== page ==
Afterglow

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For other uses, see Afterglow (disambiguation).

An afterglow is a broad high arch of whitish or rosy light appearing in the sky due to very fine particles of dust suspended in the high regions of the atmosphere. An afterglow may appear above the highest clouds in the hour of deepening twilight, or reflected from the high snowfields in mountain regions long after sunset. The particles produce a scattering effect upon the component parts of white light. The true alpenglow, which occurs long after sunset or long before sunrise is caused by the backscattering of red sunlight by aerosols and fine dust particles low in the atmosphere and is an afterglow caused by direct illumination of atmospheric particles by sunlight as it refracts and gets scattered through the earth's atmosphere. The high-energy and high-frequency light is scattered out the most and the remaining low-energy, low-frequency reaches the observer at horizon at twilight, backscattering of this light further turns it pinkish-red. This period of time is referred to as the blue hour and is widely treasured by photographers and painters as it offers some of the breathtaking imagery. The afterglow persists till the earth's shadow(terminator line) takes over the sky of the observer as nightfall and the stars appear with planet Venus being the brightest star visible in the night sky just opposite to the Belt of Venus at the anti-solar point.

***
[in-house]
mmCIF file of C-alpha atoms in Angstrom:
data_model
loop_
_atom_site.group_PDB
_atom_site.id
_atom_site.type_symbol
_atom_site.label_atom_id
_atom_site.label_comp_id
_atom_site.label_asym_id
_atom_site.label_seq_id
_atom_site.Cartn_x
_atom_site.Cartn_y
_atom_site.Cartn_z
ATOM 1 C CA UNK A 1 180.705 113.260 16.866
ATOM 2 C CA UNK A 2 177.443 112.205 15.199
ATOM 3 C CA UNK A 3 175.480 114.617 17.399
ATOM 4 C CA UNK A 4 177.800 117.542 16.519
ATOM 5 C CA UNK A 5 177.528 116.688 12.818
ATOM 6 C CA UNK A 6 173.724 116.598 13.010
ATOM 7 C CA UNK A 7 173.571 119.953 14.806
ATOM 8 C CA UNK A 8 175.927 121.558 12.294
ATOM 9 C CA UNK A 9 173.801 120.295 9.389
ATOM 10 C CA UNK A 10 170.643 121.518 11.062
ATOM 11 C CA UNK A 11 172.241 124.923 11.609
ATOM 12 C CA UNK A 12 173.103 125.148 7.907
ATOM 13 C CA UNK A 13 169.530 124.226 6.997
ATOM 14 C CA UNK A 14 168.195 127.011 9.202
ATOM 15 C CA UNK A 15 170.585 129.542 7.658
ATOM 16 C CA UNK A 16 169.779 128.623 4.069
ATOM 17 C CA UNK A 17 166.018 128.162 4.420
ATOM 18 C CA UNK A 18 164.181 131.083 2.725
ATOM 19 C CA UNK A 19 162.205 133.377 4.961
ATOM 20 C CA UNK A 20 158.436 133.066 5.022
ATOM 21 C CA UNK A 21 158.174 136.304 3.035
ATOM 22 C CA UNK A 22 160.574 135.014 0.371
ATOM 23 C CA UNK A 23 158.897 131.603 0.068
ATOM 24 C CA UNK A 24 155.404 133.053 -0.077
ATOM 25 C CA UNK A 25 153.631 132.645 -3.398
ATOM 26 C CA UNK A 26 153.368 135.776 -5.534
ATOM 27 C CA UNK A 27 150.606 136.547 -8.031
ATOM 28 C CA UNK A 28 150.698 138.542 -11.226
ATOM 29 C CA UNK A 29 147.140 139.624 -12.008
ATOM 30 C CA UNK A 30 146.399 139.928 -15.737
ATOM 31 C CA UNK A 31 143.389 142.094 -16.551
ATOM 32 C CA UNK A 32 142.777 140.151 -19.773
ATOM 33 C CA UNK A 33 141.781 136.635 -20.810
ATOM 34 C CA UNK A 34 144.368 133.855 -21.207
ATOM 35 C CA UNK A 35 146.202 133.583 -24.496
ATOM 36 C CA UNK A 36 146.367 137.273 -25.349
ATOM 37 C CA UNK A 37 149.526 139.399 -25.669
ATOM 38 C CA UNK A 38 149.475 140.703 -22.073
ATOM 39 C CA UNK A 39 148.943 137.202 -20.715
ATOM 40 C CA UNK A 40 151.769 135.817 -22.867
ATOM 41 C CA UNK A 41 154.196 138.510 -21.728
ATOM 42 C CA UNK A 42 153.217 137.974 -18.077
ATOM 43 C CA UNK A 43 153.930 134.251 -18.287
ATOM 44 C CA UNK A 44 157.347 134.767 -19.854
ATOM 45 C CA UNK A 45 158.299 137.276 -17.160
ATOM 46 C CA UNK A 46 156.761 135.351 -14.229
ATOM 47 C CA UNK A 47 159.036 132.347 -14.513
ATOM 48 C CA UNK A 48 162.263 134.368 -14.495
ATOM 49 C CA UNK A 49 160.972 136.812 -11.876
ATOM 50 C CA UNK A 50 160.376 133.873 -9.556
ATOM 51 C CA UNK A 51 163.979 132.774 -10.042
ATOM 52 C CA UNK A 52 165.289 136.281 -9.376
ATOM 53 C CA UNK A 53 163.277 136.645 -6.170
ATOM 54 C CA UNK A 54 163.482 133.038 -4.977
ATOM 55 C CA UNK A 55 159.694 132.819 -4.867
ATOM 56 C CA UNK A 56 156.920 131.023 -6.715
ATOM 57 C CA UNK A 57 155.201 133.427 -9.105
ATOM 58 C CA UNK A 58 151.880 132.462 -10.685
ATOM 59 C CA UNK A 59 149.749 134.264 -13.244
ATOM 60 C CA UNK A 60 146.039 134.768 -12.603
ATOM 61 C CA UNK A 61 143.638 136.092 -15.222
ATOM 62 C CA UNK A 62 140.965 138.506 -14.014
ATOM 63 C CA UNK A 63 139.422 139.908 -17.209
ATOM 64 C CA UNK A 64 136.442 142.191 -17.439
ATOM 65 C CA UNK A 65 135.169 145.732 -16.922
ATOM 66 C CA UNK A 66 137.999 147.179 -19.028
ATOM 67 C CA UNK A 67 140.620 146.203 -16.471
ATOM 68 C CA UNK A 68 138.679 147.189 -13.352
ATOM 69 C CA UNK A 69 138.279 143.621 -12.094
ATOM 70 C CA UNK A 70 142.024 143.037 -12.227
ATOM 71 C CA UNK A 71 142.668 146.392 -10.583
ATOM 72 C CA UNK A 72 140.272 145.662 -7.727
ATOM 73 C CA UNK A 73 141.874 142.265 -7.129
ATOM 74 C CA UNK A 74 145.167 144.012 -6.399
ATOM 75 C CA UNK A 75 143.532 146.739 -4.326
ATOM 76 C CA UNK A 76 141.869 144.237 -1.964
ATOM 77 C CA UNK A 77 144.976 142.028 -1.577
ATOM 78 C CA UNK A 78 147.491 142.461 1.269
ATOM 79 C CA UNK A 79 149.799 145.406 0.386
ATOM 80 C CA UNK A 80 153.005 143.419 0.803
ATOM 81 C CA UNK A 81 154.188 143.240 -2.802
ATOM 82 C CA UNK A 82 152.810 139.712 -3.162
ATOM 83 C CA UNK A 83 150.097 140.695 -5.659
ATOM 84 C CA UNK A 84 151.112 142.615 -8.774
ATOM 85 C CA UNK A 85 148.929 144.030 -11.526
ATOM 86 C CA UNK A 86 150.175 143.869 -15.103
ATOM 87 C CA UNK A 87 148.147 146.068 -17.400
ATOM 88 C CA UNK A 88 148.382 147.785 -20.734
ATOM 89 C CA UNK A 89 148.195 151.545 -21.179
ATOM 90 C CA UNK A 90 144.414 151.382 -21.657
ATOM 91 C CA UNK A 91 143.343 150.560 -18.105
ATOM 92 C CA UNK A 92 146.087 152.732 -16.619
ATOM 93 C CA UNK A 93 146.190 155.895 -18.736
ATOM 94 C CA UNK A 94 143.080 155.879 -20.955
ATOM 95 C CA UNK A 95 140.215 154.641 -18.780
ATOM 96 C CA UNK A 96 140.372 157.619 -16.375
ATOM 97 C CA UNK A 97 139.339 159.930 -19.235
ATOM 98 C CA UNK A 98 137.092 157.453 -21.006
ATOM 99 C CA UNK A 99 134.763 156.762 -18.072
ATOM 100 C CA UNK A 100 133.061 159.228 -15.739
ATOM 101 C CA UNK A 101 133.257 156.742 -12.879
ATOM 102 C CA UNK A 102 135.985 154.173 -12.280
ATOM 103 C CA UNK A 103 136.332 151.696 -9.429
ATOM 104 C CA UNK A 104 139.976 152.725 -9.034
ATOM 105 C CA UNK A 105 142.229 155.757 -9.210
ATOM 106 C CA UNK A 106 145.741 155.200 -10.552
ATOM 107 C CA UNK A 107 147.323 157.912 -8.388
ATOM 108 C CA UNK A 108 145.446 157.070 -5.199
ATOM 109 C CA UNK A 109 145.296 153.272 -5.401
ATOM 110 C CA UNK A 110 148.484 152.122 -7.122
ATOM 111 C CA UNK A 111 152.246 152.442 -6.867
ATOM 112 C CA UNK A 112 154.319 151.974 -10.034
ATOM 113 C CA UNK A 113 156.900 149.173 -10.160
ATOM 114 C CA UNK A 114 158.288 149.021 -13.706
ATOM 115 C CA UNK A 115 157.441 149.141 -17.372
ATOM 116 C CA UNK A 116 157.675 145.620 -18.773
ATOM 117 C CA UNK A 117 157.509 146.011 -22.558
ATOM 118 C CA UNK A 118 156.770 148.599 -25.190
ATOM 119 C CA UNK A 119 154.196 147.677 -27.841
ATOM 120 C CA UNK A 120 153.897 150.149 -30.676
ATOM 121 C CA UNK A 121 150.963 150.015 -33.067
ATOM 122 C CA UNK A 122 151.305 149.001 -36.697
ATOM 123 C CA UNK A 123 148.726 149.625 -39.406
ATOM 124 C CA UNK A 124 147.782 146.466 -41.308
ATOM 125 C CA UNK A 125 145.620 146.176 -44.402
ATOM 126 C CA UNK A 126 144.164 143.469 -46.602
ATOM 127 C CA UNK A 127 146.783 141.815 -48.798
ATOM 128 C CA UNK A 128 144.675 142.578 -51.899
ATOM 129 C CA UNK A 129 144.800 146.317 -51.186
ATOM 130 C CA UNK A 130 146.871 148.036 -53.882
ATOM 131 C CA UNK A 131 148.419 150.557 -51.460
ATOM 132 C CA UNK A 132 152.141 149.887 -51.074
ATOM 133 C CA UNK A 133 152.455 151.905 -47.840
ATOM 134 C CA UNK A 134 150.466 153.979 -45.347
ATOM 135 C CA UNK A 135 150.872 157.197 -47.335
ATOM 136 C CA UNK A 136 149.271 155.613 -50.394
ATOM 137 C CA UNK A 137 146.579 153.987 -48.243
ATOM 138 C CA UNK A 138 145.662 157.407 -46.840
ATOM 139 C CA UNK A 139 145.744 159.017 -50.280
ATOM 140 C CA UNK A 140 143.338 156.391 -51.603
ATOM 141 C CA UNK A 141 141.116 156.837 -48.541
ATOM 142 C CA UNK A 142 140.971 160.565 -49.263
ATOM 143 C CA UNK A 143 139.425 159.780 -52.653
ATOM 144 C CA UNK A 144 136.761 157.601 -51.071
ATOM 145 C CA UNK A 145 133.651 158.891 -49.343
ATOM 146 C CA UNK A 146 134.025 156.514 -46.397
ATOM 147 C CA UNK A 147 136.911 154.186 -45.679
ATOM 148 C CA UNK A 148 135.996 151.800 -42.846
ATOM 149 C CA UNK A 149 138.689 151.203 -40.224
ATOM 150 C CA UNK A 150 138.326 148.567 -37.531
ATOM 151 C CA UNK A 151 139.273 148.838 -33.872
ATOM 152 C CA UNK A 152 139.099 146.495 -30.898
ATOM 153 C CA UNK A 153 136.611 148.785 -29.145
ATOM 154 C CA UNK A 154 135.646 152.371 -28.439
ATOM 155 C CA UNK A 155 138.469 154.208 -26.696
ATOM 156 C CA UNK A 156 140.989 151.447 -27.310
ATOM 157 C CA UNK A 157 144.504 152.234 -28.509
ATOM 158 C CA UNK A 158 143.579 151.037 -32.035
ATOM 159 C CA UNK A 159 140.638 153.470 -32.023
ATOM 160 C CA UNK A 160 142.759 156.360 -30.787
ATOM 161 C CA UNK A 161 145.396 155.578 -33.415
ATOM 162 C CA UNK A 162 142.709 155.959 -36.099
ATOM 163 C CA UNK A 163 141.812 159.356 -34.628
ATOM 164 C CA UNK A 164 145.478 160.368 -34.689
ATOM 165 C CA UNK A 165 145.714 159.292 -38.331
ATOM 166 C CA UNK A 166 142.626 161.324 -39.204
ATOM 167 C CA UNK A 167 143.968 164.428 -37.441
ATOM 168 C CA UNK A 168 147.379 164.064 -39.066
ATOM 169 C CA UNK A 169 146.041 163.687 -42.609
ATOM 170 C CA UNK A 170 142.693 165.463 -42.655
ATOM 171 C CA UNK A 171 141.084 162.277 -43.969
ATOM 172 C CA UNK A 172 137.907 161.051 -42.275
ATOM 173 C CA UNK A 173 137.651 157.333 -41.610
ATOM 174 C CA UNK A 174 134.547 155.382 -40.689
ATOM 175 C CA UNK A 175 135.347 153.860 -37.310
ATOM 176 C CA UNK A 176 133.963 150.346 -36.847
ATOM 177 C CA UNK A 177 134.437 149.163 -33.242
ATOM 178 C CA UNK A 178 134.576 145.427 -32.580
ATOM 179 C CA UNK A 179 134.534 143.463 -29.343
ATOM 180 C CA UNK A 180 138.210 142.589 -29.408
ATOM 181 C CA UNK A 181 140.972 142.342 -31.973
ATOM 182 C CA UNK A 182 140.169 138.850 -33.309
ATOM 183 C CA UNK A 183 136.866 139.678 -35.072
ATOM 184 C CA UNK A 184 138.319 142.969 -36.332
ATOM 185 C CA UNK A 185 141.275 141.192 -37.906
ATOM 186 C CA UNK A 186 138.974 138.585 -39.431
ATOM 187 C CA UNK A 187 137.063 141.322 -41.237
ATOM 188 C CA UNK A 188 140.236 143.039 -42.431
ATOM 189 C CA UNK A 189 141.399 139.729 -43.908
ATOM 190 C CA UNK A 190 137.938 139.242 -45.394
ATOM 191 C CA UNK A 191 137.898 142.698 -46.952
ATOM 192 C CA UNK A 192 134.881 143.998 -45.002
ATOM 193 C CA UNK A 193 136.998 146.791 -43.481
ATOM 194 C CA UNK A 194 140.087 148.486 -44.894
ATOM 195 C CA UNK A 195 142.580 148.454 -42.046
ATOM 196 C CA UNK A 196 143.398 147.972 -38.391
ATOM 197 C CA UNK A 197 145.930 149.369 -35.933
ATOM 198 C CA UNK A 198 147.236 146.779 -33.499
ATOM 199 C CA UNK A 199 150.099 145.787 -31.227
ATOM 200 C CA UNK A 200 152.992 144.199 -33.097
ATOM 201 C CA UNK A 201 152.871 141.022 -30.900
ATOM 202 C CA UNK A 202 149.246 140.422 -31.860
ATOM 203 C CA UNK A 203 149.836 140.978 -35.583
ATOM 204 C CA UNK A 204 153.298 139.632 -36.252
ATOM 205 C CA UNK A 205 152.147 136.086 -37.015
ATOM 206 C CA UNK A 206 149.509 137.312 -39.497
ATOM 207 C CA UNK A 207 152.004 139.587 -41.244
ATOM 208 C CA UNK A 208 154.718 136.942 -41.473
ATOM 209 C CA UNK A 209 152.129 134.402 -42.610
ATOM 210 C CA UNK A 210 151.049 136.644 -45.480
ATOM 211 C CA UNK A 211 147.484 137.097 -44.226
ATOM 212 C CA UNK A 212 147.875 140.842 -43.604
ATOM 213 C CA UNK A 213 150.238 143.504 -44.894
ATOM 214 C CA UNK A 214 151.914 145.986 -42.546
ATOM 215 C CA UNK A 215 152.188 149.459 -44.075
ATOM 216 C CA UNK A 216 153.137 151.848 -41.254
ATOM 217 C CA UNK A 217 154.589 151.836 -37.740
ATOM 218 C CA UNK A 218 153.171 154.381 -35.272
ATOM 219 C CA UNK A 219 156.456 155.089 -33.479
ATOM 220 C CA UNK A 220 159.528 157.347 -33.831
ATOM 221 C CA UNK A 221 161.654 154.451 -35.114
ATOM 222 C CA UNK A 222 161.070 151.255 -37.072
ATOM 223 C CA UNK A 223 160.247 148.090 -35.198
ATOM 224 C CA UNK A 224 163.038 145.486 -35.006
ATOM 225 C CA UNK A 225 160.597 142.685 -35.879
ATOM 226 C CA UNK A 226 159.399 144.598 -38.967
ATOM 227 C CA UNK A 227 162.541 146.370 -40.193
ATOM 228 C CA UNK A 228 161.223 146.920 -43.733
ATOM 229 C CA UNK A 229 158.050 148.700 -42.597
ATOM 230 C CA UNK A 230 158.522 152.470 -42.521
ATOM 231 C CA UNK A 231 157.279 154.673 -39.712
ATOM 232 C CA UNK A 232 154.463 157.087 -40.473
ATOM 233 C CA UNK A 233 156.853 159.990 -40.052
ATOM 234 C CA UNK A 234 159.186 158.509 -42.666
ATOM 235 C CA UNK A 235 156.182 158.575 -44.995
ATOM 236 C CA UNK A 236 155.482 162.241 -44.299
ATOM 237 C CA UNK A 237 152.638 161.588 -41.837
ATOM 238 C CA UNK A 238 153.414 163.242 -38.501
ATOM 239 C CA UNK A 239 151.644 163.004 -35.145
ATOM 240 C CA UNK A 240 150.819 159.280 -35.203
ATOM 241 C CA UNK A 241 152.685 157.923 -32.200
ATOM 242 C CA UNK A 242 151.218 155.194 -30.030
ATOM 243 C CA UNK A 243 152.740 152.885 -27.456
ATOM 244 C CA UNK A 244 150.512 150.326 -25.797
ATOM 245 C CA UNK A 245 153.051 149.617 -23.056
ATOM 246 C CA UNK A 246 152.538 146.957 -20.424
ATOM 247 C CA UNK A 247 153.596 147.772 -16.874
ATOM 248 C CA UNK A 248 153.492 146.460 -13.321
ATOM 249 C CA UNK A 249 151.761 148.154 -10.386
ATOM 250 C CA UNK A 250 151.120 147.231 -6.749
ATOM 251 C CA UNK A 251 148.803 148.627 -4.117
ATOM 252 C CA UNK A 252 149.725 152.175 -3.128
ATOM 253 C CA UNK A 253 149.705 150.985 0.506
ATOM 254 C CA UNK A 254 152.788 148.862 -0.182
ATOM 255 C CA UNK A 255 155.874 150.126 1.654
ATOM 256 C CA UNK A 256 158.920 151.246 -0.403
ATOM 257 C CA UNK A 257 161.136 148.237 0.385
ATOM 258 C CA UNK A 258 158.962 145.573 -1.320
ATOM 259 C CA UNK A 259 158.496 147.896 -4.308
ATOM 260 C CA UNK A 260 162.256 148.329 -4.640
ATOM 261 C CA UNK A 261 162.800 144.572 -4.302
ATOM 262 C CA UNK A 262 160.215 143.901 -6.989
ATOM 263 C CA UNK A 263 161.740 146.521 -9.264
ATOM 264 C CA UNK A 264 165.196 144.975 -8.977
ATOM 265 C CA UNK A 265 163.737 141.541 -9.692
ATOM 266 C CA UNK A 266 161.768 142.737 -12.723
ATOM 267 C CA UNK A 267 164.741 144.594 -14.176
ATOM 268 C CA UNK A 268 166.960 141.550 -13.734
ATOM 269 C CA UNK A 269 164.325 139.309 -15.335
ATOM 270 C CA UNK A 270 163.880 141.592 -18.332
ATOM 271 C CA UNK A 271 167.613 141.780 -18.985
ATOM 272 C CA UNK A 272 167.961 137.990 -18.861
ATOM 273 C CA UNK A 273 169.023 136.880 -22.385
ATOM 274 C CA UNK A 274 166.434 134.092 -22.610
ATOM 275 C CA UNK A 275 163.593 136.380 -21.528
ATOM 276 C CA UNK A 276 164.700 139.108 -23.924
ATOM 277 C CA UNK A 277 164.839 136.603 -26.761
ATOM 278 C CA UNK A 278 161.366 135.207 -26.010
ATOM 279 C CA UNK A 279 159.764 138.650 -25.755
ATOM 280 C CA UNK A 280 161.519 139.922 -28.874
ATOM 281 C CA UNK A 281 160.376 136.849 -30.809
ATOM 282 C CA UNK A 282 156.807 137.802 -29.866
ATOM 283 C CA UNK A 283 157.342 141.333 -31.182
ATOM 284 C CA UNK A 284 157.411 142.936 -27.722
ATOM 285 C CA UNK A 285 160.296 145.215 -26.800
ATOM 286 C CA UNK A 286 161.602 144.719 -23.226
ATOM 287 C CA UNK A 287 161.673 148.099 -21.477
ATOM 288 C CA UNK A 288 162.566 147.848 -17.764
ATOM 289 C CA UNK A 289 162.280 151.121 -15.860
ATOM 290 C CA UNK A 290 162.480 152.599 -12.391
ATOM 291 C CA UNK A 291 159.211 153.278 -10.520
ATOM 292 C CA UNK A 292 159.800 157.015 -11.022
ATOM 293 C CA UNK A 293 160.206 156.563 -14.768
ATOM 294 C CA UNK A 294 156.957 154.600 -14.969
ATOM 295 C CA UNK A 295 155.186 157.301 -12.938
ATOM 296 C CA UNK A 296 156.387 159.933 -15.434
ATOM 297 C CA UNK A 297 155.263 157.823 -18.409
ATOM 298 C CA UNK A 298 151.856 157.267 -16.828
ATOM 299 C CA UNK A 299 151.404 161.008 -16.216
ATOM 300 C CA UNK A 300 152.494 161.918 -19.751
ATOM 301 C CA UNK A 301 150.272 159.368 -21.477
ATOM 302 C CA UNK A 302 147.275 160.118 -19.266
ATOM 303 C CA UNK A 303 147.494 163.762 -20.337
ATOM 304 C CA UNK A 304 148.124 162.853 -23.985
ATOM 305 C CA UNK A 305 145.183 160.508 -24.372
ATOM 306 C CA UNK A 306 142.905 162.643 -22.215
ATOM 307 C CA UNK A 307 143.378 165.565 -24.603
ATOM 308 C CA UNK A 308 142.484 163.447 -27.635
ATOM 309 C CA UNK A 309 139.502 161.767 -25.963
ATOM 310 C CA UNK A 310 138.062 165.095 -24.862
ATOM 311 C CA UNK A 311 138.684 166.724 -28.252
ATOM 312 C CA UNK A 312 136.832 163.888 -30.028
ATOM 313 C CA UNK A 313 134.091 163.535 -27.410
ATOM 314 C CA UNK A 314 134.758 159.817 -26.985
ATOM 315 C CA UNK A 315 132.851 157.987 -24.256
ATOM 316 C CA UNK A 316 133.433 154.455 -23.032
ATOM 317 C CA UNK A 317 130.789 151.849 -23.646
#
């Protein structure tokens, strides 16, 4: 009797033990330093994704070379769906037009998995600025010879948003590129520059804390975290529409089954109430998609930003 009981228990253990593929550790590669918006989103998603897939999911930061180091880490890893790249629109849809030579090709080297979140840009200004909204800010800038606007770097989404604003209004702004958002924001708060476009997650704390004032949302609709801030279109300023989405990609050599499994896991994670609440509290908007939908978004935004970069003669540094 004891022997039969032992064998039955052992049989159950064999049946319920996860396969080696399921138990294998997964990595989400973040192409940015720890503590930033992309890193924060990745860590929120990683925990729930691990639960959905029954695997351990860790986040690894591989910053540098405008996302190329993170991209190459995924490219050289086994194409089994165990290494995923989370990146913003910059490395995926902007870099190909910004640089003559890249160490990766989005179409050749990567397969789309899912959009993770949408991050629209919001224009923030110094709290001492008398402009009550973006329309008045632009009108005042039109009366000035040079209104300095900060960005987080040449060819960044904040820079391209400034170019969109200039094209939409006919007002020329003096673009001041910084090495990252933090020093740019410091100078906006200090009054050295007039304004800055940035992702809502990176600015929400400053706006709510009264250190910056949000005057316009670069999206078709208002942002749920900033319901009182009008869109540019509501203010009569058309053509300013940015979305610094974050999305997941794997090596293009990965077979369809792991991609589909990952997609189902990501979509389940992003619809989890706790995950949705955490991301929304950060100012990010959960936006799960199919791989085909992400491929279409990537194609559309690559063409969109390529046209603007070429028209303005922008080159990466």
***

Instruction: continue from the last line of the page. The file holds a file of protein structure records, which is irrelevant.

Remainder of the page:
After the eruption of the volcano Krakatoa in 1883, a remarkable series of red sunsets appeared worldwide. These were due to an enormous amount of exceedingly fine dust blown to a great height by the volcano's explosion, and then globally diffused by the high atmospheric currents. Edvard Munch's painting The Scream possibly depicts an afterglow during this period.

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